LESLIE: Sylvia in Ohio is on the line and clearly spilled some glue somewhere. What’s going on?
SYLVIA: No, I didn’t spill glue. We have – our carpet in our kitchen is glued down like 20 years ago.
LESLIE: Did you say carpeting in your kitchen?
SYLVIA: Yes, they used glue to put the carpet down. So my question is: how do we get it off the floor without tearing the whole floor out?
TOM: What kind of flooring was it glued over? Is it hardwood?
SYLVIA: No, just …
SYLVIA: Yes, uh-huh.
TOM: Some sort of subfloor? So, really, you don’t have to get it completely off; you just have to kind of get it smooth so you can put whatever kind of flooring down you want to do over that.
What kind of flooring do you want to end up with, Sylvia?
SYLVIA: We want to put hardwood over it or on it.
TOM: So, what you should do is get a citrus adhesive remover. There’s a number of different citrus-based adhesive removers. They’re not as caustic as some of the other adhesive removers. And what it will do is soften that adhesive. And your goal here is just to get any of the sort of the thicker, chunkier areas removed so that what you could do is put down another layer of plywood – an underlayment of plywood – say, like a ¼-inch luan or something like that. Then on top of that, and once you're sure it's level, you could install your hardwood floor.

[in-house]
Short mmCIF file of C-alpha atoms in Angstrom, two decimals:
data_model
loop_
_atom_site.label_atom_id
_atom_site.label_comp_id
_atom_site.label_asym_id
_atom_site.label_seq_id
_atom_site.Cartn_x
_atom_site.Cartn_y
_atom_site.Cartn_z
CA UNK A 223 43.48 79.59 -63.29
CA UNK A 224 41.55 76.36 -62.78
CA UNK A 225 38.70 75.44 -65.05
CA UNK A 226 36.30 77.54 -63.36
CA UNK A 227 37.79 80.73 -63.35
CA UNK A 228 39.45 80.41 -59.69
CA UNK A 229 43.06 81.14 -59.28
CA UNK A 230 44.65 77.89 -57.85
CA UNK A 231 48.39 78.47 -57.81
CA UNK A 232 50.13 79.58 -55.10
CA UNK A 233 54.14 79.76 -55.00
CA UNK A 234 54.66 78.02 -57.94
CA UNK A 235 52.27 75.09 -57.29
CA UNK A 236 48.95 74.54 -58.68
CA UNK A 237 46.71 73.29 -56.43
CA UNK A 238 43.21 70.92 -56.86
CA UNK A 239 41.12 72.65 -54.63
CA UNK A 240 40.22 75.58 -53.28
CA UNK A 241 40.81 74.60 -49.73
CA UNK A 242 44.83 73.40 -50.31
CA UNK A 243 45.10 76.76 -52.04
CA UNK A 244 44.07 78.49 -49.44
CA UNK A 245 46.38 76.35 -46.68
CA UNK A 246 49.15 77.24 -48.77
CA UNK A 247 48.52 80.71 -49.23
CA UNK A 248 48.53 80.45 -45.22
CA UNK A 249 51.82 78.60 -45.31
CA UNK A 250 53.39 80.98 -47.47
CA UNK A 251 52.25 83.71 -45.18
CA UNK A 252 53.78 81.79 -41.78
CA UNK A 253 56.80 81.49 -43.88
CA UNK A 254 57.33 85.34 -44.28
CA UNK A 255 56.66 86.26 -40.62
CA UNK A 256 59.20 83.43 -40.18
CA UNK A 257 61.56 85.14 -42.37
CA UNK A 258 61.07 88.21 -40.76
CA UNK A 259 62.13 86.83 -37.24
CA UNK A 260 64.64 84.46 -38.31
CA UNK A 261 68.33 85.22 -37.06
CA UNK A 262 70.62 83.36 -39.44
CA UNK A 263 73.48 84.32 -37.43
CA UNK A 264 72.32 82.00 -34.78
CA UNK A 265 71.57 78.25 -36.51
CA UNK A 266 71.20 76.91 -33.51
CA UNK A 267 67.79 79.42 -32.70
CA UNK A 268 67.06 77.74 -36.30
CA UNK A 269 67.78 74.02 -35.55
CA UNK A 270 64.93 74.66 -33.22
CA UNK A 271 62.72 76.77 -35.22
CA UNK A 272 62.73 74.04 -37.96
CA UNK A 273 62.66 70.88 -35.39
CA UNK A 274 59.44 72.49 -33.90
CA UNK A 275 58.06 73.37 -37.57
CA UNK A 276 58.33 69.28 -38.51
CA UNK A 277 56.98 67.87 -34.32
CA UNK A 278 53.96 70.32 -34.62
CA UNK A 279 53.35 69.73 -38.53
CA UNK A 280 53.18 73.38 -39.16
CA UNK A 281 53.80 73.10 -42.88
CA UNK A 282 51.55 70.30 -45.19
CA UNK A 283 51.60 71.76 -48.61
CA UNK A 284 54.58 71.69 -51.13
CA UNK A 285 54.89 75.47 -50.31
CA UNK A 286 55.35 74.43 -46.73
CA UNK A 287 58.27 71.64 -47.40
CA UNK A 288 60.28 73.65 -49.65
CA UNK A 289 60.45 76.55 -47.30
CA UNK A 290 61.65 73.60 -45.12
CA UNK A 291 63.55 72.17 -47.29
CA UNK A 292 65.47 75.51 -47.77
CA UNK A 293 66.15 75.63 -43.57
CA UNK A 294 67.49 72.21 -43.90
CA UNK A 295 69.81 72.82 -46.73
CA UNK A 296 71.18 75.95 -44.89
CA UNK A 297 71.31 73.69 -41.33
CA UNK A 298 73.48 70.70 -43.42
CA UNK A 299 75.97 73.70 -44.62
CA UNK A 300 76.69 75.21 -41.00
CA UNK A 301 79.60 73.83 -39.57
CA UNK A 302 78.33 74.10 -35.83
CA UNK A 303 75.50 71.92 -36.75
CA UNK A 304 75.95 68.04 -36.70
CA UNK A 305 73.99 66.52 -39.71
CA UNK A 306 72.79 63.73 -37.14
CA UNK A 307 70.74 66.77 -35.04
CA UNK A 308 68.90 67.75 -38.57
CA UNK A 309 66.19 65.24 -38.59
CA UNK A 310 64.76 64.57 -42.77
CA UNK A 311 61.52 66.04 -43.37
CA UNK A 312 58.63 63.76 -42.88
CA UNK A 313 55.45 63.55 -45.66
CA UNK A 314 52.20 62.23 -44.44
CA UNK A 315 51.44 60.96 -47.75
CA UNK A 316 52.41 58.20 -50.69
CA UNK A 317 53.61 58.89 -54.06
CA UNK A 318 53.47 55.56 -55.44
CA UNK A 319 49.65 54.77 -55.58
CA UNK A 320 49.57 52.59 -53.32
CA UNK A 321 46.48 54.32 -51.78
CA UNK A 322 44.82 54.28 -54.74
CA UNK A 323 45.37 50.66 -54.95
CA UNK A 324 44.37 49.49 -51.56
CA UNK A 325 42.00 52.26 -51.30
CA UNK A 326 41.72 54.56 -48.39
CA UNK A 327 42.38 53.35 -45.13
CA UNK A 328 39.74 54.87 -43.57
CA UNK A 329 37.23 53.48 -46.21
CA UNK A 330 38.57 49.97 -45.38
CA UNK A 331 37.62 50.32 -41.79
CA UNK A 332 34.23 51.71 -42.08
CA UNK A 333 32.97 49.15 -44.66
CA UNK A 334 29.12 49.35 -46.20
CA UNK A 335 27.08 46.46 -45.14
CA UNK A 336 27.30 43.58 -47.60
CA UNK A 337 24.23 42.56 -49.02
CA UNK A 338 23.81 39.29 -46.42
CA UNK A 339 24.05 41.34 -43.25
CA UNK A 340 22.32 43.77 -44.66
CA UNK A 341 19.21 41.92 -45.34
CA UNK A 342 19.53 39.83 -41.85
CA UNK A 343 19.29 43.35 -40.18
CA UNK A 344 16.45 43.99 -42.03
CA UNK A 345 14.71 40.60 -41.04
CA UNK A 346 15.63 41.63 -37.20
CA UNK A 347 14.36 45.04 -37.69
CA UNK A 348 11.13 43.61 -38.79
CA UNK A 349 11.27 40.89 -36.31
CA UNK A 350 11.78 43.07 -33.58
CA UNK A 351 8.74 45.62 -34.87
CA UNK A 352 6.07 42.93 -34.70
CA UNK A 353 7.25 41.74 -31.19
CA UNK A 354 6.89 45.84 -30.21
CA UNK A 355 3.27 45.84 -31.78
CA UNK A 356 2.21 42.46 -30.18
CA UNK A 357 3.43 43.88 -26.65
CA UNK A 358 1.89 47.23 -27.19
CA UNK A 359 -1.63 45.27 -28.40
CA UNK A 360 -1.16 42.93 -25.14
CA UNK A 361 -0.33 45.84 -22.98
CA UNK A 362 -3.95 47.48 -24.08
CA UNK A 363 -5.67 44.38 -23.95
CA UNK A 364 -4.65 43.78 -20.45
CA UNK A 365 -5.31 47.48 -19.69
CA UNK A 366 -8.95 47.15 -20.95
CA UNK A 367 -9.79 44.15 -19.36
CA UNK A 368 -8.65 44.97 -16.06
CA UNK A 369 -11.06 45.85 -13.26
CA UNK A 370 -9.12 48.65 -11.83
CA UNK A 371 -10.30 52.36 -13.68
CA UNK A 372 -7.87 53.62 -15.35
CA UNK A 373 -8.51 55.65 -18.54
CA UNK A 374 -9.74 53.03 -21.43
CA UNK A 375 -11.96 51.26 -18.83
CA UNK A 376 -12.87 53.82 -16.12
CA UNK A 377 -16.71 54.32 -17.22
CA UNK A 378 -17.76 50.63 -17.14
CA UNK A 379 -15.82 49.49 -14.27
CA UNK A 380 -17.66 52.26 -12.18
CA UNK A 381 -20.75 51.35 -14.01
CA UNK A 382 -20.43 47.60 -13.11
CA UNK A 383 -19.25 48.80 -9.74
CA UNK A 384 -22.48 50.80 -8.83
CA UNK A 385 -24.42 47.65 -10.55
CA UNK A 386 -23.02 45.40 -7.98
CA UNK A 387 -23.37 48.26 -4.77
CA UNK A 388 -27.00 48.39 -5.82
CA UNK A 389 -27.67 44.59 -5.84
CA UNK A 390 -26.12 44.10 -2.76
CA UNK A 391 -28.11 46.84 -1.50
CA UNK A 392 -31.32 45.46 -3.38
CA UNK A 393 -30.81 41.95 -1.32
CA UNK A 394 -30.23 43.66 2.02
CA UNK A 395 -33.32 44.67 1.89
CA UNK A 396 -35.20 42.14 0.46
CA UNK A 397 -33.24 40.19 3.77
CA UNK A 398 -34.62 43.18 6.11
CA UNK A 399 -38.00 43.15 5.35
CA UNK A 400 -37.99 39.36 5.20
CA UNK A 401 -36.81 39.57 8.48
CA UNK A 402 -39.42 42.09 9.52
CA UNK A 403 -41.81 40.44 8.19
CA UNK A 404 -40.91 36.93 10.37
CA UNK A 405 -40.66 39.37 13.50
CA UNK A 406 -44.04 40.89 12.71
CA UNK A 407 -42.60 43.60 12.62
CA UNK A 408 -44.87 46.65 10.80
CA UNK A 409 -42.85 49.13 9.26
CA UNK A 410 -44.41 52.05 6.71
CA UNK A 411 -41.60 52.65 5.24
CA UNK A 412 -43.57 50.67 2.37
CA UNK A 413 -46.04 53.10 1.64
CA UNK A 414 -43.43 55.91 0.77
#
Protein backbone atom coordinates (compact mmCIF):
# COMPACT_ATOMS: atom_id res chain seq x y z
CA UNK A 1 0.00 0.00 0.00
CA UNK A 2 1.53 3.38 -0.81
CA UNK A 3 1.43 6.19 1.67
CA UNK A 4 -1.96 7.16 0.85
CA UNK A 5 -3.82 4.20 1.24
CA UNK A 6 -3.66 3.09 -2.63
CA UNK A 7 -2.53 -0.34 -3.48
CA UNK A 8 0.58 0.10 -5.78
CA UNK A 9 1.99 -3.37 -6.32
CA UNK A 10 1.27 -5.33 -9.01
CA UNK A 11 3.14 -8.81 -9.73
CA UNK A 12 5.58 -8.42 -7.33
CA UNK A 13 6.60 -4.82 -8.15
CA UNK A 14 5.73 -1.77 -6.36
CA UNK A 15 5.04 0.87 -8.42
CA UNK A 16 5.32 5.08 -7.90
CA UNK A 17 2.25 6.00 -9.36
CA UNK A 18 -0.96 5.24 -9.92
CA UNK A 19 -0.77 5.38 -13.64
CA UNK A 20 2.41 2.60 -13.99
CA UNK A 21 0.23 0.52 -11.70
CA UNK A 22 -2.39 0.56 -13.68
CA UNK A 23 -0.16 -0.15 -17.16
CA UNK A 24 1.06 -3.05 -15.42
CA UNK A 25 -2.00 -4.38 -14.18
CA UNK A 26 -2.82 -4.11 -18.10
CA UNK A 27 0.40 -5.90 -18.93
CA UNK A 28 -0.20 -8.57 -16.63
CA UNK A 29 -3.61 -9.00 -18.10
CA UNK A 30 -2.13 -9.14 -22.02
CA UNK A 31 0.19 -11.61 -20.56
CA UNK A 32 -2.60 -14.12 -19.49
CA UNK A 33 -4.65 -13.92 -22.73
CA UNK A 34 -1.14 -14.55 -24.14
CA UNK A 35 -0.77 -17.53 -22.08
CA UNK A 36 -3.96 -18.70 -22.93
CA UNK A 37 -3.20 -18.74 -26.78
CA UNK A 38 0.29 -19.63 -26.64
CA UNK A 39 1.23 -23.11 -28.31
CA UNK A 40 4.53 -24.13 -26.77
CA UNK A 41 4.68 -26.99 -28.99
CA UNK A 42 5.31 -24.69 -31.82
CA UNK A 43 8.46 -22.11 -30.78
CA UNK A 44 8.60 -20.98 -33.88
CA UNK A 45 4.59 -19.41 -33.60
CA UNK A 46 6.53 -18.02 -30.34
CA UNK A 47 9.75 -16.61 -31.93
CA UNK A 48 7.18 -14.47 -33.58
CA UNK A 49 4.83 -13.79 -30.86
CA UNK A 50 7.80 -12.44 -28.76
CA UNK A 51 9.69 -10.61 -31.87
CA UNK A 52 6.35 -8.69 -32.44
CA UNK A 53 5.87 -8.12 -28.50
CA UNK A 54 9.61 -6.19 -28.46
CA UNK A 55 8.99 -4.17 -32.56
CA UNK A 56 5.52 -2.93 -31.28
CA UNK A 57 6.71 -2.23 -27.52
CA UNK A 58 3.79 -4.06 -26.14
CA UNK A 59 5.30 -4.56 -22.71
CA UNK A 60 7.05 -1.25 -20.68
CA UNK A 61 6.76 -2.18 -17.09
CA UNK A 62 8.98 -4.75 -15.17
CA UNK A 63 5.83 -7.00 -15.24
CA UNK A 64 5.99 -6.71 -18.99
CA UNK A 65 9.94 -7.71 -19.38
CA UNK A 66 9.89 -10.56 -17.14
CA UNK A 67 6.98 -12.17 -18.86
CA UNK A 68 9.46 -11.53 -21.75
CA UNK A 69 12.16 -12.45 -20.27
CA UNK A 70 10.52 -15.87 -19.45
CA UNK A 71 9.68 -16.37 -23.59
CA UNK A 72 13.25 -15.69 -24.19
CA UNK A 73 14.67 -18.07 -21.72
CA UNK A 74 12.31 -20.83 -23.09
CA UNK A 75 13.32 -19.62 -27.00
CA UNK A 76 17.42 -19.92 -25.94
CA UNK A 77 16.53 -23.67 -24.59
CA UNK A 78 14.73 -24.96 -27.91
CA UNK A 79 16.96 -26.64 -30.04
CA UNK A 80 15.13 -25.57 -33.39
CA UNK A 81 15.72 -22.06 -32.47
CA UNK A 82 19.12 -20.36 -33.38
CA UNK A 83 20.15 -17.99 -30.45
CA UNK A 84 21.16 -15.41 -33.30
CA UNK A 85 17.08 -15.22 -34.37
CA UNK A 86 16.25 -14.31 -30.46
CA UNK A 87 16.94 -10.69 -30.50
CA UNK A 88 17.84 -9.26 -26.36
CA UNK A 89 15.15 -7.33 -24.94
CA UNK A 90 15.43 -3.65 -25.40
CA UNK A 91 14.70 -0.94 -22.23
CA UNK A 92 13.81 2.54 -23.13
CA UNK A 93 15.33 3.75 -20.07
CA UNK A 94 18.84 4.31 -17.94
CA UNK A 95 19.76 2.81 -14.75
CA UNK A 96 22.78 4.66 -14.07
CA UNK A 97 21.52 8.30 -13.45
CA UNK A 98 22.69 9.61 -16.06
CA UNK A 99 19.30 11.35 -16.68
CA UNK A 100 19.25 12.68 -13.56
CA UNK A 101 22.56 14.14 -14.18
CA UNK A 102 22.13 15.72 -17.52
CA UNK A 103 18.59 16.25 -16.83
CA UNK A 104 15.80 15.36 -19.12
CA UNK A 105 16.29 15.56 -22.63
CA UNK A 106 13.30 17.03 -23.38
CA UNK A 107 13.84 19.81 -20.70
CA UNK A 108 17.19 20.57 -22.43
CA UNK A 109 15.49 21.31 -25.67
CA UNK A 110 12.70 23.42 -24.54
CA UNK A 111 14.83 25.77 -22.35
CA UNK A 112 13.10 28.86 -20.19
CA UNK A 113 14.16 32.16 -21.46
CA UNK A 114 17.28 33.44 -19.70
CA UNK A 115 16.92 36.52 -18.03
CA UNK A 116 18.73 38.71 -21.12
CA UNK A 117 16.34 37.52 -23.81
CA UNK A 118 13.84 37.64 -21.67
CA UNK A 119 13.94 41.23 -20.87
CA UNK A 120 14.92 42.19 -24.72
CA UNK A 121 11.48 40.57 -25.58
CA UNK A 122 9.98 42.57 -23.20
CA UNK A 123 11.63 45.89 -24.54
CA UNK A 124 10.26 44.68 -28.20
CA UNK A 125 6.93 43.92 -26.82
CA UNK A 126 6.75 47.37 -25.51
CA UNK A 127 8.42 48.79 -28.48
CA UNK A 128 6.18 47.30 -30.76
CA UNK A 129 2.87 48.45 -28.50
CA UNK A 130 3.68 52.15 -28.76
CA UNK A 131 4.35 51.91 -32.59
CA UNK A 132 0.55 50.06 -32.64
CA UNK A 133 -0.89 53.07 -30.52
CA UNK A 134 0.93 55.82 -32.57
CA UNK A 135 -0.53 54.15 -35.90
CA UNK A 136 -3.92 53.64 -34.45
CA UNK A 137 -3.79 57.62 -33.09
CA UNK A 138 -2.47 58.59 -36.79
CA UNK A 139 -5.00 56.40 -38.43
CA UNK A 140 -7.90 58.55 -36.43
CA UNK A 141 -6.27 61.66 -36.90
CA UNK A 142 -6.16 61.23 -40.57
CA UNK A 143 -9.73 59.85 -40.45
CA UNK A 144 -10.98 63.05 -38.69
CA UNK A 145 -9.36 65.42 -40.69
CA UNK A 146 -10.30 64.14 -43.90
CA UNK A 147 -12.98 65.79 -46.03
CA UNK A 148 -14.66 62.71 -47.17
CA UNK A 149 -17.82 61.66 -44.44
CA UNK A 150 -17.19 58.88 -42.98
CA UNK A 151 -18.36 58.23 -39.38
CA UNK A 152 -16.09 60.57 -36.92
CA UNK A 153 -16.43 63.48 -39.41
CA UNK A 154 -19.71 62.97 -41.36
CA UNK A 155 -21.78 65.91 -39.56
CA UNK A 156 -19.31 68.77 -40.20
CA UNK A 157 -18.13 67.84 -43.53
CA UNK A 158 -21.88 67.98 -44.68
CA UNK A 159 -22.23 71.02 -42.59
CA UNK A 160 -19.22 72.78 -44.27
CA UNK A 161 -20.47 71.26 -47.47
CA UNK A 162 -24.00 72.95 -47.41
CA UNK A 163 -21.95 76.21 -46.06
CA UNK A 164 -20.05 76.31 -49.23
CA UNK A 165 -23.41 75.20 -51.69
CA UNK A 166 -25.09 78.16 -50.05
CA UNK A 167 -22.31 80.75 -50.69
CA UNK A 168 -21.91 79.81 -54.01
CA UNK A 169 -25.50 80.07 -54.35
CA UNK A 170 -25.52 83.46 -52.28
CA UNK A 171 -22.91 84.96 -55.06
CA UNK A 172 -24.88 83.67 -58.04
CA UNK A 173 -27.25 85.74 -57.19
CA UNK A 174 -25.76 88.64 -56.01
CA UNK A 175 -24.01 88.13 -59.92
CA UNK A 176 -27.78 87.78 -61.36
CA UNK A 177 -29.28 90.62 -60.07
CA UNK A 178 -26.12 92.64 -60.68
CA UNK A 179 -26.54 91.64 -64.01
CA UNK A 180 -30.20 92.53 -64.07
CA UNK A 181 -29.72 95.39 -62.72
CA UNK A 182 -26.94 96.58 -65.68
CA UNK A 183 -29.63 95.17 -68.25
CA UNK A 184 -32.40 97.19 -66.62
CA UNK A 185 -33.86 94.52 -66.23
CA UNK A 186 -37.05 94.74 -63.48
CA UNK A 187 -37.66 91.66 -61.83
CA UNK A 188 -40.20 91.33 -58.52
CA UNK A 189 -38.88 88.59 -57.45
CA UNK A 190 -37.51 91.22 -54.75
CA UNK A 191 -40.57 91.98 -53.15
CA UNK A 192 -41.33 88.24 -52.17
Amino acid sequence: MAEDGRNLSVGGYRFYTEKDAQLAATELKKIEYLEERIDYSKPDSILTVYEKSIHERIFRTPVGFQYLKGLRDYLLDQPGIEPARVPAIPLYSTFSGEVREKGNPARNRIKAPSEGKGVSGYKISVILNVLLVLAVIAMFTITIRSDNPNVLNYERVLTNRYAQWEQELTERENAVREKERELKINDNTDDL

There’s lots of options with the hardwood floor. You can use engineered hardwood, which is thinner but very, very beautiful. And it’s more dimensionally stable and it would be probably a better choice for a kitchen. Because if you put regular hardwood down and you ever had a big leak, spilled a pot of anything, it will swell up and become damaged. But if you use engineered, it’s much more stable and resistant to any type of swelling when it gets damp or wet.
SYLVIA: Oh, that’s great. Thank you.
TOM: Oh, you’re very welcome. Thanks so much for calling us at 888-MONEY-PIT.